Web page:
Lysophosphatidic acid augments fibroblast-mediated contraction of released collagen gels

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Lysophosphatidic acid (LPA) is a glycerophospholipid released from platelets that has multiple biologic effects. The present study evaluated the potential of LPA to modulate tissue repair and remodeling by modifying human lung fibroblast-mediated contraction of three-dimensional collagen gels. The contraction of native collagen gels caused by human fetal lung fibroblasts was augmented by LPA in a concentration-dependent manner. The estimated median effective concentration was 3 × 10-7 mol/L, which was well below the concentrations likely released by platelets in tissues. LPA-augmented contraction was not blocked by pertussis toxin or cholera toxin but was inhibited by inhibition of phospholipase C. Neither calcium mobilization nor protein kinase C appeared to play a role. In contrast, the effect of LPA appeared to depend on a kinase inhibited by staurosporine but not by genistein or GF109203X, suggesting a process that depends on phospholipase C and may involve a novel protein kinase. By modulating fibroblast-mediated remodeling, LPA could play a role in the tissue remodeling that characterizes wound repair.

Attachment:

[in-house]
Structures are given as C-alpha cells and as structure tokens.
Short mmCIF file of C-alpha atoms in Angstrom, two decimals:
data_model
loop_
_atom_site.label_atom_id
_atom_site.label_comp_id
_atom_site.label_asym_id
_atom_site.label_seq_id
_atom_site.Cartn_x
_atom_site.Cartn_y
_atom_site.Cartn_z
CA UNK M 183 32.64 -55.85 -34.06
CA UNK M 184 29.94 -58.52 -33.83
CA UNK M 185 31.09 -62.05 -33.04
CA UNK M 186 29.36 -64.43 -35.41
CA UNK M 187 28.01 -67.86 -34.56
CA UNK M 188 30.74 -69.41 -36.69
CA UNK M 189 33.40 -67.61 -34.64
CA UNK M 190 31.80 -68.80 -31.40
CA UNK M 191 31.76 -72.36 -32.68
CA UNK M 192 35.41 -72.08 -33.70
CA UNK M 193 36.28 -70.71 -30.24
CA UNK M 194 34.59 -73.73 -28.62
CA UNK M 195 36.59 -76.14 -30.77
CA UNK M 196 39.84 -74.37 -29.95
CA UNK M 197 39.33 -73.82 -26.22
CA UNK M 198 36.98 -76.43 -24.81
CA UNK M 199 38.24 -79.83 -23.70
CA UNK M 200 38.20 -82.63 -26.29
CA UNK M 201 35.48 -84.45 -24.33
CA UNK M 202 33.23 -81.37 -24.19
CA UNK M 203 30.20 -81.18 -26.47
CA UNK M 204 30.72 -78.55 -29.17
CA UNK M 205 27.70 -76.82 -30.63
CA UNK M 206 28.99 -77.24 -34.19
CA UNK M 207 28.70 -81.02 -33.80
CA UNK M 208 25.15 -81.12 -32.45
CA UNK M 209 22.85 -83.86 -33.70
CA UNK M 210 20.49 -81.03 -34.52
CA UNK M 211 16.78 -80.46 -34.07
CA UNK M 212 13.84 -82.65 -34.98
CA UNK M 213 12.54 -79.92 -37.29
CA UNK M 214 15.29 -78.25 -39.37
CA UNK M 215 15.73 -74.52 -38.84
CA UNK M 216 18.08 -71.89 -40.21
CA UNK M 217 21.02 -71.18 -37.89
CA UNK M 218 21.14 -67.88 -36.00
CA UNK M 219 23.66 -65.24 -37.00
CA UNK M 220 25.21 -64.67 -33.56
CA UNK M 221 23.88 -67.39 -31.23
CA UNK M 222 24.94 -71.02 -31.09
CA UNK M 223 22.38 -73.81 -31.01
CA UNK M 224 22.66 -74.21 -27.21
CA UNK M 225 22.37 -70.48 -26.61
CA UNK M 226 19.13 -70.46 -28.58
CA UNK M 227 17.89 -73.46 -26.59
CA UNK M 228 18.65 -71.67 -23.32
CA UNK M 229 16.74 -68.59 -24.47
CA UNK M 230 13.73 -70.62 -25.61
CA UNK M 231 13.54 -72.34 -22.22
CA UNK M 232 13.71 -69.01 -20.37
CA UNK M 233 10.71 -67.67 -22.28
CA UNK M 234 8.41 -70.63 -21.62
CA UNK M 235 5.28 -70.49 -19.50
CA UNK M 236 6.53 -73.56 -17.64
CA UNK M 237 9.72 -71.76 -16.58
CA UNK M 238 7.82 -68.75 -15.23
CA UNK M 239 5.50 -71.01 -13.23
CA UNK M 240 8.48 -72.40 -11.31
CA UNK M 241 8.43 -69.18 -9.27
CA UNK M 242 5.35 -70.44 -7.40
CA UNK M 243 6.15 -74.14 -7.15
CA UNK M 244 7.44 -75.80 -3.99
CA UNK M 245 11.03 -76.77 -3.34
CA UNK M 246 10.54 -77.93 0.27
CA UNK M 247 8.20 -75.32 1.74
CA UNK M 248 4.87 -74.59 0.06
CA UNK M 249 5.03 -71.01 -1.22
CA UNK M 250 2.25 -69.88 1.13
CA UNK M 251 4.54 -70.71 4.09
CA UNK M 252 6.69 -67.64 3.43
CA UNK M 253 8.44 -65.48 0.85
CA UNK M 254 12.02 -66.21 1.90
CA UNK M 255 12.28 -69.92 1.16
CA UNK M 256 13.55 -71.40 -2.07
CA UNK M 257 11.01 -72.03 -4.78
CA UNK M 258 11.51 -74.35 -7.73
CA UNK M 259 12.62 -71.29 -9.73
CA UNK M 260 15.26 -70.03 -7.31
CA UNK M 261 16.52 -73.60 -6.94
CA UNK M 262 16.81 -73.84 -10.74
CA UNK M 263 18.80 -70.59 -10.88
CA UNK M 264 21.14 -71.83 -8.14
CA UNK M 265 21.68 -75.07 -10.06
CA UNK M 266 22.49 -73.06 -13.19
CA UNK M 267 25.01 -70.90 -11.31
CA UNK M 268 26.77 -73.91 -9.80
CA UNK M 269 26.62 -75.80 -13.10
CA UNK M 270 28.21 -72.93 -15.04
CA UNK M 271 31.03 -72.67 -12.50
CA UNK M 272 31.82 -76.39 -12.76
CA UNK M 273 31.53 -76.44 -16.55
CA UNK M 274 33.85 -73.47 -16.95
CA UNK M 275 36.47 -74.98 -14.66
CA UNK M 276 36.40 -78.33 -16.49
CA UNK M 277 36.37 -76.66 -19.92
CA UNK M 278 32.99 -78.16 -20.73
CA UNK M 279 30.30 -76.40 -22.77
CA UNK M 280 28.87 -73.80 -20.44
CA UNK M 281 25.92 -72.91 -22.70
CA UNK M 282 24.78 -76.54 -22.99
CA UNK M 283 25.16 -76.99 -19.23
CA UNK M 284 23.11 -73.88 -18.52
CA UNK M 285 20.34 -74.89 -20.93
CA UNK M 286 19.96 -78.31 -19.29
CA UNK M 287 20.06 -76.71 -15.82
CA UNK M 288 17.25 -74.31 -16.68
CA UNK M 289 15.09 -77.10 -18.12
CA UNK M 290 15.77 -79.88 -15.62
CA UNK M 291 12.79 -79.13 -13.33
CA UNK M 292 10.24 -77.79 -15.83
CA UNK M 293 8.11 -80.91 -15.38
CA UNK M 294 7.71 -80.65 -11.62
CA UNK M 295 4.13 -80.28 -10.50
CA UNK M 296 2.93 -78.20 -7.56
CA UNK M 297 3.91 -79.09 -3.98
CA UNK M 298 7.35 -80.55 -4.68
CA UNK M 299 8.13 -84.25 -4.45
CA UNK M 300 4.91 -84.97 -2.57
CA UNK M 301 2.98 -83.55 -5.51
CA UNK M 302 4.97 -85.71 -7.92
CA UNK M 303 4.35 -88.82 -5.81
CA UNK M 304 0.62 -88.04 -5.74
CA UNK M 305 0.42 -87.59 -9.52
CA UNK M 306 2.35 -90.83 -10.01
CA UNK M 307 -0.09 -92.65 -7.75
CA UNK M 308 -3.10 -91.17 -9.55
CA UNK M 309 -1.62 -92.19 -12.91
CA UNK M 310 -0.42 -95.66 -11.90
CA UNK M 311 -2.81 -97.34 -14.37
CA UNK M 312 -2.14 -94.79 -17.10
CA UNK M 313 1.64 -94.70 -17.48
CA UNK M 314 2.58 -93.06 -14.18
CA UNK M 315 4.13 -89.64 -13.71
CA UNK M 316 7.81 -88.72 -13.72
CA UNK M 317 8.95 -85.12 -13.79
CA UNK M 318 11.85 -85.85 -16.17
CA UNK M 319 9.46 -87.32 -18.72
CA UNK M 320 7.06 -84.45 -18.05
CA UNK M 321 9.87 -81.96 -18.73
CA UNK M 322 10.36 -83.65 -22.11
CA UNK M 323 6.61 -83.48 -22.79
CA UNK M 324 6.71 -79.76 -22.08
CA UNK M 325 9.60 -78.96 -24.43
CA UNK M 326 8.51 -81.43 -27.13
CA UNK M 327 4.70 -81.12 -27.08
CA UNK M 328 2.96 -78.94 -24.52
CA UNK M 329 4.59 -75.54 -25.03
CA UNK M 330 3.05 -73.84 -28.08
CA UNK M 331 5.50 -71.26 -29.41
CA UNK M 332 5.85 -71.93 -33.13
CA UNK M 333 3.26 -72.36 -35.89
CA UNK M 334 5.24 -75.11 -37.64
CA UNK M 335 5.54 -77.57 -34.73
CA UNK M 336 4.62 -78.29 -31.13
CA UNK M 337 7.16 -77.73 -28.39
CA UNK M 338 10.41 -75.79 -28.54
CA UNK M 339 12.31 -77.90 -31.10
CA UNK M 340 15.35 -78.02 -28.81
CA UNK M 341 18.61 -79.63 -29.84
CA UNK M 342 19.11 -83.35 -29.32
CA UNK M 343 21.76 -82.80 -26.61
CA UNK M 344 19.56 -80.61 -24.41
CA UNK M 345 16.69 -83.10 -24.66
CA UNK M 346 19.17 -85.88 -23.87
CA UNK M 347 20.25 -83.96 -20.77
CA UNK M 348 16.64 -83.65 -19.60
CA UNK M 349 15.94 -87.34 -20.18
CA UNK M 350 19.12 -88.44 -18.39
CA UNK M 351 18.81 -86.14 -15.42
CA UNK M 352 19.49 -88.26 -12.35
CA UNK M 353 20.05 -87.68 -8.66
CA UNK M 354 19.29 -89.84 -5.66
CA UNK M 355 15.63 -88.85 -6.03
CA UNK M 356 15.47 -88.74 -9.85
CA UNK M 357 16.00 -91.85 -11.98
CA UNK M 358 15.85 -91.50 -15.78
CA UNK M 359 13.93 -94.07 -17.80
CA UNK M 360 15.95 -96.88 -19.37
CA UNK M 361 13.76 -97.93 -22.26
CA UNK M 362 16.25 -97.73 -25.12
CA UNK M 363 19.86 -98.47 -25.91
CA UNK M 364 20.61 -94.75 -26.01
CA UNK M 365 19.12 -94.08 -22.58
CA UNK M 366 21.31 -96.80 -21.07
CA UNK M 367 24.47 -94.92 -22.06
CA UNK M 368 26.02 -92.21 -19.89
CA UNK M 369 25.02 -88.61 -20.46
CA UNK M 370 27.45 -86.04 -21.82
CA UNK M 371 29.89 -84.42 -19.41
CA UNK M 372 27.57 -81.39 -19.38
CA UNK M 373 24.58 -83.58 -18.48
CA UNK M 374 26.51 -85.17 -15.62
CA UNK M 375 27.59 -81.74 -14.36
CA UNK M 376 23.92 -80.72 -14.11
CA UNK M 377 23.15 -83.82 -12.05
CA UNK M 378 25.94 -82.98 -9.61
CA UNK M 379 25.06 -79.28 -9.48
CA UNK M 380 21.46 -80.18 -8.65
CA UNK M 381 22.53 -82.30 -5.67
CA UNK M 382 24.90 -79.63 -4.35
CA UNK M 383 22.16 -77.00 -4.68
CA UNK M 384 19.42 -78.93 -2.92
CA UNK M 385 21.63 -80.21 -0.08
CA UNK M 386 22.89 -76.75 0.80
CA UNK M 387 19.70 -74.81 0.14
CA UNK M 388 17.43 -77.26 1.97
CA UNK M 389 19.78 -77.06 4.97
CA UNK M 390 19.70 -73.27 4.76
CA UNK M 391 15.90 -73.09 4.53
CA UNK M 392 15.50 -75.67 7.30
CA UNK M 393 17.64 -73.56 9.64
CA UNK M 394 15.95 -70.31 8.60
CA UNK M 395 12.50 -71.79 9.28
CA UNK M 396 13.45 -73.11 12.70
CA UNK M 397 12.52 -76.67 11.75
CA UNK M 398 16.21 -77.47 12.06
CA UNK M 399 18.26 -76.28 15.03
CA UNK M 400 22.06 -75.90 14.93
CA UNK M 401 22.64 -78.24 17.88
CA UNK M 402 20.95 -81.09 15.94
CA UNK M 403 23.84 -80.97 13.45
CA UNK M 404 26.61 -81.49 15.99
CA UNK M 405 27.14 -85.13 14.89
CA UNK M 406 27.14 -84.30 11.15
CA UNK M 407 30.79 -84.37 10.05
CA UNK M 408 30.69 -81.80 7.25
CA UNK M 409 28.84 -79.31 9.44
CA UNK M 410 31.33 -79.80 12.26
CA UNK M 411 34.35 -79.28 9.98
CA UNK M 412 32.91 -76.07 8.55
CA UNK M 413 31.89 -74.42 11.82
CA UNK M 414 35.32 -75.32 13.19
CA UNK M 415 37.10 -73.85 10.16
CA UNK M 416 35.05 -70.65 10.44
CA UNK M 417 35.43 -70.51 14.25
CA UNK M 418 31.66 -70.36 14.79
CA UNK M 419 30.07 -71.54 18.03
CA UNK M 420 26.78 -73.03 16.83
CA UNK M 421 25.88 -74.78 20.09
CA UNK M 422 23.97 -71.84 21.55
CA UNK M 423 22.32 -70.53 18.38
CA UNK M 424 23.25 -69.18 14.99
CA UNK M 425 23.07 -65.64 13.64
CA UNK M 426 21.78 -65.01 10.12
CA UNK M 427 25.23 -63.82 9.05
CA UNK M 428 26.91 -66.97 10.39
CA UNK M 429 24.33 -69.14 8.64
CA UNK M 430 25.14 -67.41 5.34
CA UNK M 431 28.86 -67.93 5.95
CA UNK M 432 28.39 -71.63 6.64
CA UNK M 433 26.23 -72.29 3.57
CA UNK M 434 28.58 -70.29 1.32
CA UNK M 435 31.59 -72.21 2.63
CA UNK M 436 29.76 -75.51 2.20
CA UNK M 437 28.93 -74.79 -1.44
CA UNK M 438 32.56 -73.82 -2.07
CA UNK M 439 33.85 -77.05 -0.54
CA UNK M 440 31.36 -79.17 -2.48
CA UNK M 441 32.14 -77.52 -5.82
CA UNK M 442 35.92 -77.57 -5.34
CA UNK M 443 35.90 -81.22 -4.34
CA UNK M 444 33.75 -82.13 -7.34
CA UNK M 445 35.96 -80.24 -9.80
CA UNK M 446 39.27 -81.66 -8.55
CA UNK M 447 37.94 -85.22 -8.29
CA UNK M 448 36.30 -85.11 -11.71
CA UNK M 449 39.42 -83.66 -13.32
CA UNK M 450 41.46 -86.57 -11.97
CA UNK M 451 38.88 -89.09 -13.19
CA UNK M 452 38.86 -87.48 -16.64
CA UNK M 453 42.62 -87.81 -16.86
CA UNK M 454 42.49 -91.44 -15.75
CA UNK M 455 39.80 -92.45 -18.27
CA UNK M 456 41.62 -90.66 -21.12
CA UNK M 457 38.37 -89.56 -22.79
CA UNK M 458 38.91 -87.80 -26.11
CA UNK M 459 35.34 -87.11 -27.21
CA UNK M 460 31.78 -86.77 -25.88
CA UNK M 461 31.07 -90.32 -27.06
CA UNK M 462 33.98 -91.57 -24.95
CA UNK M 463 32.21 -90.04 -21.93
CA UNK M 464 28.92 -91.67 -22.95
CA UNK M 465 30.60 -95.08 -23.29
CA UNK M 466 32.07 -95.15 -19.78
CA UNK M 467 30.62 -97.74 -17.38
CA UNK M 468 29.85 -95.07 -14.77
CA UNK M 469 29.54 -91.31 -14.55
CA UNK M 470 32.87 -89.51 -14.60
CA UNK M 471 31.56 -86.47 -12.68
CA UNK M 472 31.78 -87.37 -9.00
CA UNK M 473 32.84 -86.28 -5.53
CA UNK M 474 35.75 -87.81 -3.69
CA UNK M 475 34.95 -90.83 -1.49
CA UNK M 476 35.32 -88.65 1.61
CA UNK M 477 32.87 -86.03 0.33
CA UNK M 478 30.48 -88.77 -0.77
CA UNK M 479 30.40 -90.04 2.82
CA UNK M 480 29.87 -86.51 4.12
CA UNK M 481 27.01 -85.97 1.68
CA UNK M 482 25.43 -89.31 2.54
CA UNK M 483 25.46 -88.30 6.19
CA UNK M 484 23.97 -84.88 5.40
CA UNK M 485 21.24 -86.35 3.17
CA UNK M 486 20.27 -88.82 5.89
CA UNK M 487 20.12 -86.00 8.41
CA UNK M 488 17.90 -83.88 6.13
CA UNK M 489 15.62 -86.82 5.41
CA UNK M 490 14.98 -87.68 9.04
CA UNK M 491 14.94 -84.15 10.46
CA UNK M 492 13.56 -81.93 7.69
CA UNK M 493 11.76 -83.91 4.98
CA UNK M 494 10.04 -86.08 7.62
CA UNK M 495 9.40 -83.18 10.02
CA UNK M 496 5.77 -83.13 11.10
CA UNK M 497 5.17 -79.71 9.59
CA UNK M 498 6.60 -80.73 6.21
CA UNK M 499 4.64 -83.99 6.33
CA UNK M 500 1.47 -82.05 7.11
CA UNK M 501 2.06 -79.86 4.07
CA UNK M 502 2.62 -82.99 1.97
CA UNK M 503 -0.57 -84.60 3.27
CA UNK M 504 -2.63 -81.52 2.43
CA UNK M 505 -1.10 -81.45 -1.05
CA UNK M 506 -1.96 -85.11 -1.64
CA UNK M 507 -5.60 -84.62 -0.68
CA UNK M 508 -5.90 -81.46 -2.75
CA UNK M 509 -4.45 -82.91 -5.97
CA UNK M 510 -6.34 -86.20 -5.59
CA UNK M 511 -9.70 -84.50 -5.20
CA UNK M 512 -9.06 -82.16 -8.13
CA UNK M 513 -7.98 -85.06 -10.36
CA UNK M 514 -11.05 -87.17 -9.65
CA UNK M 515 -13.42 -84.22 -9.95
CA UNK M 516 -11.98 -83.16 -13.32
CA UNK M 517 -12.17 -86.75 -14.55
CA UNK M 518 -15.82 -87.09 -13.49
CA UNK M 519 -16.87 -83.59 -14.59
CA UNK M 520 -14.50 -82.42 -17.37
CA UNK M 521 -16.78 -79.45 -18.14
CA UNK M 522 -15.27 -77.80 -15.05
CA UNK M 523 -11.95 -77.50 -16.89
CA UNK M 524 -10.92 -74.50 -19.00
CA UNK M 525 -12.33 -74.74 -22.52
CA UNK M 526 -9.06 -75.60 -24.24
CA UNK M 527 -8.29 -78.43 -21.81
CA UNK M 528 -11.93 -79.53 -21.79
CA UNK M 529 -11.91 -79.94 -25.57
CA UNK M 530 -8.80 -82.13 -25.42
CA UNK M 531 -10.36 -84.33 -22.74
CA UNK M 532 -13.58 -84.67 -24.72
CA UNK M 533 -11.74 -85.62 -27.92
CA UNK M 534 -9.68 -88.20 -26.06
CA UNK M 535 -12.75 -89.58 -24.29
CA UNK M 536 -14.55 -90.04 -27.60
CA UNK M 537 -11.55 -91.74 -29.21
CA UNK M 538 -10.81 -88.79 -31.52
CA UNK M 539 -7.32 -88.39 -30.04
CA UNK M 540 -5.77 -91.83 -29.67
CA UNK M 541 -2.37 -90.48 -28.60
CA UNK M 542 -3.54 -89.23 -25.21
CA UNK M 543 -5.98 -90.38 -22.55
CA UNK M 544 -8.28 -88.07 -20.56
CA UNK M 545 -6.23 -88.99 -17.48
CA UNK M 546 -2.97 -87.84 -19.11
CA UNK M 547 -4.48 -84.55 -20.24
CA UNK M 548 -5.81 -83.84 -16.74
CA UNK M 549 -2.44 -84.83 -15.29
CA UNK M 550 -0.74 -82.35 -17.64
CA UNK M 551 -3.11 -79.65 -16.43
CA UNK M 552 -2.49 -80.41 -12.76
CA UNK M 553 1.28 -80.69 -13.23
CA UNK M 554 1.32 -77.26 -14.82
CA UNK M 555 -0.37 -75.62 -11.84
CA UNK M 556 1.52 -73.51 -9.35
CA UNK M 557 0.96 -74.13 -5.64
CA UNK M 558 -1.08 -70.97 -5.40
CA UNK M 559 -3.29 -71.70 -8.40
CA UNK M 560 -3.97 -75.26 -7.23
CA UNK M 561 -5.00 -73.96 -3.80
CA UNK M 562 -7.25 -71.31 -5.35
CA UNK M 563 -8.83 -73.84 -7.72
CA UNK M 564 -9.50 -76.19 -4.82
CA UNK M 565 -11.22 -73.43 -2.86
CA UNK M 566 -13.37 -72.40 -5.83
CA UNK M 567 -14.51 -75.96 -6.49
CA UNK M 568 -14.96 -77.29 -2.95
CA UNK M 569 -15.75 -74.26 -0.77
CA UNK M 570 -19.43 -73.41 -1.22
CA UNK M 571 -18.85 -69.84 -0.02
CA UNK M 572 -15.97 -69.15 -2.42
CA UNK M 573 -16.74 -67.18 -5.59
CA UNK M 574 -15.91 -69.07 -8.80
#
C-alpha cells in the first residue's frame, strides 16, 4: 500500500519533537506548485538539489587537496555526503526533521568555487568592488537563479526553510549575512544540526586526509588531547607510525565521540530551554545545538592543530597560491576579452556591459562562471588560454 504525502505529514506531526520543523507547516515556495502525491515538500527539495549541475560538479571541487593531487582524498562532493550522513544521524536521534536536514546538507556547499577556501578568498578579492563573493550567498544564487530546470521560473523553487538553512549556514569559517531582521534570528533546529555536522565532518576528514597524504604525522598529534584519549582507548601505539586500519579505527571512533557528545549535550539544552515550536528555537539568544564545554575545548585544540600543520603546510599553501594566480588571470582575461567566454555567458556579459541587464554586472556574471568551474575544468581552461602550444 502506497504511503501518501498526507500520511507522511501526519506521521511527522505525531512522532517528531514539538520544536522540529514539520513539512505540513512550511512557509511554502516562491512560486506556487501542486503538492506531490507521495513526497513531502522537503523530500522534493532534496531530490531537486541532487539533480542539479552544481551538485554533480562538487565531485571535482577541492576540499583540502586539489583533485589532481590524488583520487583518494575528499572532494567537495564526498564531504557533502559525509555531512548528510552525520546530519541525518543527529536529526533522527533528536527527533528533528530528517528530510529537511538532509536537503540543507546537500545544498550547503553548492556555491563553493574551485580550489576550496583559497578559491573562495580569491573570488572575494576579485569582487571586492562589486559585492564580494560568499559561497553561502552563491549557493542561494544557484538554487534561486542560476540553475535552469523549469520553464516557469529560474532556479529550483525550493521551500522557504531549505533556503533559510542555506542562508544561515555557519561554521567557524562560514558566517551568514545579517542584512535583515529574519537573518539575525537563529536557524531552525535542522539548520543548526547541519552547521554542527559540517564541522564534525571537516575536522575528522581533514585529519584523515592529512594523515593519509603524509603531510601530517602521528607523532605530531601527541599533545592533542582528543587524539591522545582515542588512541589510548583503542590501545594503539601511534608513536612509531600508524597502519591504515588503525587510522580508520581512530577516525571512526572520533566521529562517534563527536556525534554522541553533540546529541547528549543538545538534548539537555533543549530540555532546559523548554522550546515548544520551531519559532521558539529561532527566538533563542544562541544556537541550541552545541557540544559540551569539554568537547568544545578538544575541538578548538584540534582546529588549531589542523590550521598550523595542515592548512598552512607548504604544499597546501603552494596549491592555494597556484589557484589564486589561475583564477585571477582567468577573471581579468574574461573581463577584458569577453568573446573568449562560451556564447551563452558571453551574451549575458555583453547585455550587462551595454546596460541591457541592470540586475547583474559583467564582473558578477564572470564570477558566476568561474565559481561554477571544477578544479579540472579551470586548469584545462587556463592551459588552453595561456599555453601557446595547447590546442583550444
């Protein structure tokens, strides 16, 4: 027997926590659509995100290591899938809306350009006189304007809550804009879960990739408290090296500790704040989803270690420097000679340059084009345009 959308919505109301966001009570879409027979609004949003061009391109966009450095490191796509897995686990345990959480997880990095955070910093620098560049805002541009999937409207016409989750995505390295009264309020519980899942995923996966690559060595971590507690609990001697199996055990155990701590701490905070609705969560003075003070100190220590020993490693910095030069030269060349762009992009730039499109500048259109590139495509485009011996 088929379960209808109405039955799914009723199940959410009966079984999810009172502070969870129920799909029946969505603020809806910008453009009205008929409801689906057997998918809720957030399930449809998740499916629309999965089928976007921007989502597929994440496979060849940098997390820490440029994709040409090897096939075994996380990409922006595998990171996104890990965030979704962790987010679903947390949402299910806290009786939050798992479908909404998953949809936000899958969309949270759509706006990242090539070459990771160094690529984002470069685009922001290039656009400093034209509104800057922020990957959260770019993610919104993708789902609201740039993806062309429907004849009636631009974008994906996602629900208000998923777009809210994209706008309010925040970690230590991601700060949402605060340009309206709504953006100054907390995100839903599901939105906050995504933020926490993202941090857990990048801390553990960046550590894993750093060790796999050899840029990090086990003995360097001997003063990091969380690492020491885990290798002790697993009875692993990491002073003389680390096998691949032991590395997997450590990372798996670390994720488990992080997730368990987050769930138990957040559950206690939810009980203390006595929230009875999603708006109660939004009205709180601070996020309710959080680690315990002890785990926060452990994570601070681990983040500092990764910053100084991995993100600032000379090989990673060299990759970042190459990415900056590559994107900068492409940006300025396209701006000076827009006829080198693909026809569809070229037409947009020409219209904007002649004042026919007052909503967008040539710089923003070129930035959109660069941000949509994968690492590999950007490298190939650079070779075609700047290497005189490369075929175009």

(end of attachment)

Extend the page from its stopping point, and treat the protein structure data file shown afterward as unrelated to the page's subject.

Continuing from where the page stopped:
Original languageEnglish (US)
Pages (from-to)20-27
Number of pages8
JournalJournal of Laboratory and Clinical Medicine
Issue number1
StatePublished - 2002

ASJC Scopus subject areas

  • Pathology and Forensic Medicine

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